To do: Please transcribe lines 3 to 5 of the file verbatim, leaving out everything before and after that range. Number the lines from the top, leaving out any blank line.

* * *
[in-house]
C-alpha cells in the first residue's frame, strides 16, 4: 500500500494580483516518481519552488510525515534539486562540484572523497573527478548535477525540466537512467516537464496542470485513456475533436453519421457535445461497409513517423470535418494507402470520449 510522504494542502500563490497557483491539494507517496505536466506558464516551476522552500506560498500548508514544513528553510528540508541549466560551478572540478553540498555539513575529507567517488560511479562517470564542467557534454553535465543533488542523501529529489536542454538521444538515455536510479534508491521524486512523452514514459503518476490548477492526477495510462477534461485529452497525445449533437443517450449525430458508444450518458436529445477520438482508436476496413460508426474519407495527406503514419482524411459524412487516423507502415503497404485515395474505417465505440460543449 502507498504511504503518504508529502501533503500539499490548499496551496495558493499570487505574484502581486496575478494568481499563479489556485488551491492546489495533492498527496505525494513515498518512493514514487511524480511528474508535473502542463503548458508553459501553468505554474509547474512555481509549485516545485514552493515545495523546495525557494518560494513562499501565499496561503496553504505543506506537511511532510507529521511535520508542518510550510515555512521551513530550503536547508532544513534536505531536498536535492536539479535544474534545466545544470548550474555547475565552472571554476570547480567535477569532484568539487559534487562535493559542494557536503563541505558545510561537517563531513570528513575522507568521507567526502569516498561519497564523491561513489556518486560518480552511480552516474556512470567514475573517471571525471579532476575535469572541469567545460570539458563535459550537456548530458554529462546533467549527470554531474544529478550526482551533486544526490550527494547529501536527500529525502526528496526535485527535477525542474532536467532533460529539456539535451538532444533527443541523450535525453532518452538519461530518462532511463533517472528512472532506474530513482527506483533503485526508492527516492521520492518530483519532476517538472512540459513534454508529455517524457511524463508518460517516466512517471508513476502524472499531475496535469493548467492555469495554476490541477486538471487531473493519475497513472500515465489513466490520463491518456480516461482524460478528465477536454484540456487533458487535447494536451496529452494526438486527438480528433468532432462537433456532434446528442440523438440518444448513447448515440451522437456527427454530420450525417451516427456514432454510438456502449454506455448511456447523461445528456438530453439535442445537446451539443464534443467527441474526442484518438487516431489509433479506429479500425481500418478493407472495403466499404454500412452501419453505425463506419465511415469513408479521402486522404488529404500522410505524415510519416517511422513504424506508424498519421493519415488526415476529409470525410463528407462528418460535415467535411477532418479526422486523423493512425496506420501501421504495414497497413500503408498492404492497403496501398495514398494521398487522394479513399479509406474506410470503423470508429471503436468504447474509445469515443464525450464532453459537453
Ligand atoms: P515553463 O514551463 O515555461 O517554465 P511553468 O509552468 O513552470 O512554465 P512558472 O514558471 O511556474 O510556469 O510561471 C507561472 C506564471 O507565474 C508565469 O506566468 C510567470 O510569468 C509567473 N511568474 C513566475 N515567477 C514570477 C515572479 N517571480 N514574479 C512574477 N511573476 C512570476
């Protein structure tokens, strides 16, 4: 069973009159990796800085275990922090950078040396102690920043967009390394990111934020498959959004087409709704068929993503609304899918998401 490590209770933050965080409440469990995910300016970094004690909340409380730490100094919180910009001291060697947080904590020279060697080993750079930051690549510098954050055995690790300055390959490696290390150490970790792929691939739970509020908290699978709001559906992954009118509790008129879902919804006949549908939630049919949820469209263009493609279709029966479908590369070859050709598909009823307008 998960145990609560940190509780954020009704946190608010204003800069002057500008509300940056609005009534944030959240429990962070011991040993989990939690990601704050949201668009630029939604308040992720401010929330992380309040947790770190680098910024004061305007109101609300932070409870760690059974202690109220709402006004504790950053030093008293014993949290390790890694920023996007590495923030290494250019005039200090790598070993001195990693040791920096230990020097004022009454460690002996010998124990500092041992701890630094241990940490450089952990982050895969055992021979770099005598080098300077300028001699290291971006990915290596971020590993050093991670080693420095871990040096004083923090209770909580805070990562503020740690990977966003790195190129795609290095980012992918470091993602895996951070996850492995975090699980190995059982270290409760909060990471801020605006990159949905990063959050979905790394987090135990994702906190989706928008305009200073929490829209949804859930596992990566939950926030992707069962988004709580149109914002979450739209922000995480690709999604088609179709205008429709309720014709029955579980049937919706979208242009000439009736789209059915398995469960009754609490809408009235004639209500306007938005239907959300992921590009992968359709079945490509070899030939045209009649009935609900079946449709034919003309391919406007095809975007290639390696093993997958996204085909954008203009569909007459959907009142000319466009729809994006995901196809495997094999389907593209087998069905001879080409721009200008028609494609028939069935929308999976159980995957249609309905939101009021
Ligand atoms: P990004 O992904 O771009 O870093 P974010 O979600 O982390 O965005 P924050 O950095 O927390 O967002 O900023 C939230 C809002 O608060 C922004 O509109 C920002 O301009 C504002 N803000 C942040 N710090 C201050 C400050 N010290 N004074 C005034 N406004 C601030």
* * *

Ligand atoms: P515553463 O514551463 O515555461 O517554465 P511553468 O509552468 O513552470 O512554465 P512558472 O514558471 O511556474 O510556469 O510561471 C507561472 C506564471 O507565474 C508565469 O506566468 C510567470 O510569468 C509567473 N511568474 C513566475 N515567477 C514570477 C515572479 N517571480 N514574479 C512574477 N511573476 C512570476
């Protein structure tokens, strides 16, 4: 069973009159990796800085275990922090950078040396102690920043967009390394990111934020498959959004087409709704068929993503609304899918998401 490590209770933050965080409440469990995910300016970094004690909340409380730490100094919180910009001291060697947080904590020279060697080993750079930051690549510098954050055995690790300055390959490696290390150490970790792929691939739970509020908290699978709001559906992954009118509790008129879902919804006949549908939630049919949820469209263009493609279709029966479908590369070859050709598909009823307008 998960145990609560940190509780954020009704946190608010204003800069002057500008509300940056609005009534944030959240429990962070011991040993989990939690990601704050949201668009630029939604308040992720401010929330992380309040947790770190680098910024004061305007109101609300932070409870760690059974202690109220709402006004504790950053030093008293014993949290390790890694920023996007590495923030290494250019005039200090790598070993001195990693040791920096230990020097004022009454460690002996010998124990500092041992701890630094241990940490450089952990982050895969055992021979770099005598080098300077300028001699290291971006990915290596971020590993050093991670080693420095871990040096004083923090209770909580805070990562503020740690990977966003790195190129795609290095980012992918470091993602895996951070996850492995975090699980190995059982270290409760909060990471801020605006990159949905990063959050979905790394987090135990994702906190989706928008305009200073929490829209949804859930596992990566939950926030992707069962988004709580149109914002979450739209922000995480690709999604088609179709205008429709309720014709029955579980049937919706979208242009000439009736789209059915398995469960009754609490809408009235004639209500306007938005239907959300992921590009992968359709079945490509070899030939045209009649009935609900079946449709034919003309391919406007095809975007290639390696093993997958996204085909954008203009569909007459959907009142000319466009729809994006995901196809495997094999389907593209087998069905001879080409721009200008028609494609028939069935929308999976159980995957249609309905939101009021
Ligand atoms: P990004 O992904 O771009 O870093 P974010 O979600 O982390 O965005 P924050 O950095 O927390 O967002 O900023 C939230 C809002 O608060 C922004 O509109 C920002 O301009 C504002 N803000 C942040 N710090 C201050 C400050 N010290 N004074 C005034 N406004 C601030």